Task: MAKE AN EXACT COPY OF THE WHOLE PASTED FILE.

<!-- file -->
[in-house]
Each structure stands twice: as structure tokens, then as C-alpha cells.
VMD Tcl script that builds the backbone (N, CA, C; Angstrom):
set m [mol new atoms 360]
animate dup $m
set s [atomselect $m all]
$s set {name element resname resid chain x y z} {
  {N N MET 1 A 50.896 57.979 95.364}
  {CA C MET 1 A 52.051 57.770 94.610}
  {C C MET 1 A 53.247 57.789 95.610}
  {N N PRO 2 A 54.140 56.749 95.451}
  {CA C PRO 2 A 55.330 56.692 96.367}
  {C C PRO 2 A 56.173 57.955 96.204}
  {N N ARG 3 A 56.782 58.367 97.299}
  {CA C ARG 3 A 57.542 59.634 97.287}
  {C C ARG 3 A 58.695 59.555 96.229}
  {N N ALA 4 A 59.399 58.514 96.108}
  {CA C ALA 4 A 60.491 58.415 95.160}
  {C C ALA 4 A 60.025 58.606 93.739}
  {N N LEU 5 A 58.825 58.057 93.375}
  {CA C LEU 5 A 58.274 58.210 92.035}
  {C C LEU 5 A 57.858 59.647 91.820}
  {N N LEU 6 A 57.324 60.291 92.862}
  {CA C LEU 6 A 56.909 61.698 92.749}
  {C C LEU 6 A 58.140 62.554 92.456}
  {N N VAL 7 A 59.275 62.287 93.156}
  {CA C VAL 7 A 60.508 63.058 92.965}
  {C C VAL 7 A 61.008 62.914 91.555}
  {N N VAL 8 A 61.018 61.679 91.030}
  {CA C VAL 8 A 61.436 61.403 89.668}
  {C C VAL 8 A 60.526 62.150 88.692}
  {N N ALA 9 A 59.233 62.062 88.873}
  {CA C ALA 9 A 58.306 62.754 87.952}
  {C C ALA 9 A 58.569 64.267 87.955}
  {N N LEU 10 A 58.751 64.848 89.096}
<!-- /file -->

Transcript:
[in-house]
Each structure stands twice: as structure tokens, then as C-alpha cells.
VMD Tcl script that builds the backbone (N, CA, C; Angstrom):
set m [mol new atoms 360]
animate dup $m
set s [atomselect $m all]
$s set {name element resname resid chain x y z} {
  {N N MET 1 A 50.896 57.979 95.364}
  {CA C MET 1 A 52.051 57.770 94.610}
  {C C MET 1 A 53.247 57.789 95.610}
  {N N PRO 2 A 54.140 56.749 95.451}
  {CA C PRO 2 A 55.330 56.692 96.367}
  {C C PRO 2 A 56.173 57.955 96.204}
  {N N ARG 3 A 56.782 58.367 97.299}
  {CA C ARG 3 A 57.542 59.634 97.287}
  {C C ARG 3 A 58.695 59.555 96.229}
  {N N ALA 4 A 59.399 58.514 96.108}
  {CA C ALA 4 A 60.491 58.415 95.160}
  {C C ALA 4 A 60.025 58.606 93.739}
  {N N LEU 5 A 58.825 58.057 93.375}
  {CA C LEU 5 A 58.274 58.210 92.035}
  {C C LEU 5 A 57.858 59.647 91.820}
  {N N LEU 6 A 57.324 60.291 92.862}
  {CA C LEU 6 A 56.909 61.698 92.749}
  {C C LEU 6 A 58.140 62.554 92.456}
  {N N VAL 7 A 59.275 62.287 93.156}
  {CA C VAL 7 A 60.508 63.058 92.965}
  {C C VAL 7 A 61.008 62.914 91.555}
  {N N VAL 8 A 61.018 61.679 91.030}
  {CA C VAL 8 A 61.436 61.403 89.668}
  {C C VAL 8 A 60.526 62.150 88.692}
  {N N ALA 9 A 59.233 62.062 88.873}
  {CA C ALA 9 A 58.306 62.754 87.952}
  {C C ALA 9 A 58.569 64.267 87.955}
  {N N LEU 10 A 58.751 64.848 89.096}